Business networking is more important now than ever, thanks to social platforms like Twitter, Facebook, and LinkedIn. But don’t underestimate the value of face to face networking that can still get done. You might be surprised by me saying that, since I am so big on social. But I actually find in-person networking at events to be super important to me, especially right now.
Through the last decade, I have built brand equity up through many different platforms online. On Twitter I engaged with people and talked. Facebook allowed me to share content. YouTube gave me a platform to have a show. But there is an entirely different strategy involved when you attend networking events or walk into a meeting, face to face networking vs online networking is very different, there is different context.
Maybe this will surprise some of you, but to most people, I am completely unknown. Period. 99% of people don’t know who I am, so when you think about me making moves at a dinner party, remember that very often, I’m starting from the same place you would be. This is the context I was talking about before. You need to create an environment around yourself that shows who you are, what your strengths are, and what you’re passionate about.
That can be a lot to convey in the space that networking involves. But think of yourself as on the offense. Just talk to and engage face to face with as many people as possible, and be open and forward about what you do, who you are, etc. I would ask a lot of questions, but I also wouldn’t necessarily wait for people to ask you questions. This is what I mean by being on the offense with in person networking.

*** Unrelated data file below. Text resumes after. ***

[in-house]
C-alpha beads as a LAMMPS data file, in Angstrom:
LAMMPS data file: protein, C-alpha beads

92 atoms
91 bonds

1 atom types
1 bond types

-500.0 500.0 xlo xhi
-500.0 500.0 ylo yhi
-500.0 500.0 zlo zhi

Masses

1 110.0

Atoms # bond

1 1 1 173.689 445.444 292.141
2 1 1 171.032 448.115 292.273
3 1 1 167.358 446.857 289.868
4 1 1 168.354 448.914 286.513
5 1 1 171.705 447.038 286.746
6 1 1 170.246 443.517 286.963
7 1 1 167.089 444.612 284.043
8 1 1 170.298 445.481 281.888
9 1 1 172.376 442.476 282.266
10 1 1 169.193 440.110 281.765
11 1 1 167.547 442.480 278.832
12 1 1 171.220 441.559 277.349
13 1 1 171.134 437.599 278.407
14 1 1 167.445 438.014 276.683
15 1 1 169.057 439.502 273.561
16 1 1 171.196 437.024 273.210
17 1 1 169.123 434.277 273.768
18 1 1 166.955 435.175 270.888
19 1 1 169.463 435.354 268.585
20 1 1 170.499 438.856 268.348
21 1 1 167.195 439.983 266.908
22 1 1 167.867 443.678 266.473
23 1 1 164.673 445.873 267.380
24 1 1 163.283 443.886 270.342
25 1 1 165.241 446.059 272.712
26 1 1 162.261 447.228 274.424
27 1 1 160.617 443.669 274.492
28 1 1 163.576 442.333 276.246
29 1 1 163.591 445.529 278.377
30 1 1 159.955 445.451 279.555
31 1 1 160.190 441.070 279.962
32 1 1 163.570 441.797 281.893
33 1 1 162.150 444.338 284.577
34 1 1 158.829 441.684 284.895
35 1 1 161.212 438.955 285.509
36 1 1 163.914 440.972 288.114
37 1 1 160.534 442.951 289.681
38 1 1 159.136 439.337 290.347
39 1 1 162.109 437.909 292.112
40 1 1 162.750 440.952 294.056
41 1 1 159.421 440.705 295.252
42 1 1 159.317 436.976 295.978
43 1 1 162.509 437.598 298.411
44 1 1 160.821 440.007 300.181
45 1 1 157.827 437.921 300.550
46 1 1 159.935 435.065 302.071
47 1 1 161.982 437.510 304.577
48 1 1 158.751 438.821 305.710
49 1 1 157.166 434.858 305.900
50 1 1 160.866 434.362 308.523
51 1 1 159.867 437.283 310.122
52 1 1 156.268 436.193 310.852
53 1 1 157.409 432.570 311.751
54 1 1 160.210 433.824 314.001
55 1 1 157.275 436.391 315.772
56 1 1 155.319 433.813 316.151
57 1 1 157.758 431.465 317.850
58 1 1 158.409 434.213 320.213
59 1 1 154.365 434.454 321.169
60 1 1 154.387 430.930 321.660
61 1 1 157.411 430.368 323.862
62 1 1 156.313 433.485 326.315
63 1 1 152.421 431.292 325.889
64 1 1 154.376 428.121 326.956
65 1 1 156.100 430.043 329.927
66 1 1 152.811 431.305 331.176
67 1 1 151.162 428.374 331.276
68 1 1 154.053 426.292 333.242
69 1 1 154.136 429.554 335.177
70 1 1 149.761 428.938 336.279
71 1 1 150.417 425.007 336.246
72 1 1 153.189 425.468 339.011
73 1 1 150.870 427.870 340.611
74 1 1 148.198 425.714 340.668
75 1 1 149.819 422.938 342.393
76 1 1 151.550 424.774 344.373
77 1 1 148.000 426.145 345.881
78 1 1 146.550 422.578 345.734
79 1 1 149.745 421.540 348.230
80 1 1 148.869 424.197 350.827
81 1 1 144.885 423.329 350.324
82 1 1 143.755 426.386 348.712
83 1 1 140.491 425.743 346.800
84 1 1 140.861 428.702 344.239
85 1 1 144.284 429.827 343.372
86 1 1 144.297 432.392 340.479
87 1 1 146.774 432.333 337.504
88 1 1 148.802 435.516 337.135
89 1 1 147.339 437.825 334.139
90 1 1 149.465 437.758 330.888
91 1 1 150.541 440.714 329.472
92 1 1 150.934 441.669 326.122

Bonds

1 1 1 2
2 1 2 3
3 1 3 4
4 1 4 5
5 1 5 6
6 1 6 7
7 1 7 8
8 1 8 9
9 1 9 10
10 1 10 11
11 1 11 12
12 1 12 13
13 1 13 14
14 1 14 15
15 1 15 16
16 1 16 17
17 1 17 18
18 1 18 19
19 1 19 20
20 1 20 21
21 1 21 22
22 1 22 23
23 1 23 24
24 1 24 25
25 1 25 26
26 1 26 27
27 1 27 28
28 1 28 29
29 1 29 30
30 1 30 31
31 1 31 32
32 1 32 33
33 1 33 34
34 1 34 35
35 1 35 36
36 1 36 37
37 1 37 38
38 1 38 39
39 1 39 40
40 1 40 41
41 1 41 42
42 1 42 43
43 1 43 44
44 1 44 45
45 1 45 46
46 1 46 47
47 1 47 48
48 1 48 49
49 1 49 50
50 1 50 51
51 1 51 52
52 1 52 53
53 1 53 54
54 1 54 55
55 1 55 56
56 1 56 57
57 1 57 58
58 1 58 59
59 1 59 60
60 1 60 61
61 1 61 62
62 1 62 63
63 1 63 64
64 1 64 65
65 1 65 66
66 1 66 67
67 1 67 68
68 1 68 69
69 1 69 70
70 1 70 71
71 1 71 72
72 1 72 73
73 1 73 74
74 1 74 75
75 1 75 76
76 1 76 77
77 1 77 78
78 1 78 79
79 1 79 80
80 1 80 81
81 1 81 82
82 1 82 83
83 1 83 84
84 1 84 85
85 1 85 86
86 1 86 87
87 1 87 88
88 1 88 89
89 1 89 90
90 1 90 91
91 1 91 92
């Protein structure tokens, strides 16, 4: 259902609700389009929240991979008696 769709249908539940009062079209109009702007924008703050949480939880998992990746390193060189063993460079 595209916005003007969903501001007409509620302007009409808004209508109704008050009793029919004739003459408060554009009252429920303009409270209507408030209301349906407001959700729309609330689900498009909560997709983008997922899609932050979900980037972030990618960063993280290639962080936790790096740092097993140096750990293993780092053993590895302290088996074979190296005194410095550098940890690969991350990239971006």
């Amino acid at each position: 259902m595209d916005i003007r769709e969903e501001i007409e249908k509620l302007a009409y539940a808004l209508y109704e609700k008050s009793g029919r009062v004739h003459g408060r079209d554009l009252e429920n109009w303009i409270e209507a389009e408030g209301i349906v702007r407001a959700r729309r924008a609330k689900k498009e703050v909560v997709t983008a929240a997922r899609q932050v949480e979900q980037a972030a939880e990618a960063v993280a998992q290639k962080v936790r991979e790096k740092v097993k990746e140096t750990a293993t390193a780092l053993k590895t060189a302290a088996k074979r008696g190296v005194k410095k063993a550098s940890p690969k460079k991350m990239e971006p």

Don’t do this
One thing I do not recommend as a networking tip is trying to figure out who the “top dog” is and attaching yourself to them for the event. That is a very defensive move, because you’re already thinking about things in terms that are outside of this particular event. Who is going to get me the most bang for my buck once we leave here? Don’t think like that. Just get on the offense and engage. Be open. Plus, if you focus on one person, you might miss talking to that one guy who was gonna make all your dreams come true. And that would suck.
Essentially, I am really looking to let serendipity take over. In many situations, face to face networking can feel a bit sleazy very quickly. I think this happens when people have a hardcore objective going in (like finding the top dog, as I mentioned above.) If you go in with a bit more openness, that can help immensely.
So: be on the offense. Let chance take over a bit. Learn to relax and enjoy yourself. Networking is, and should be, fun and full of opportunities.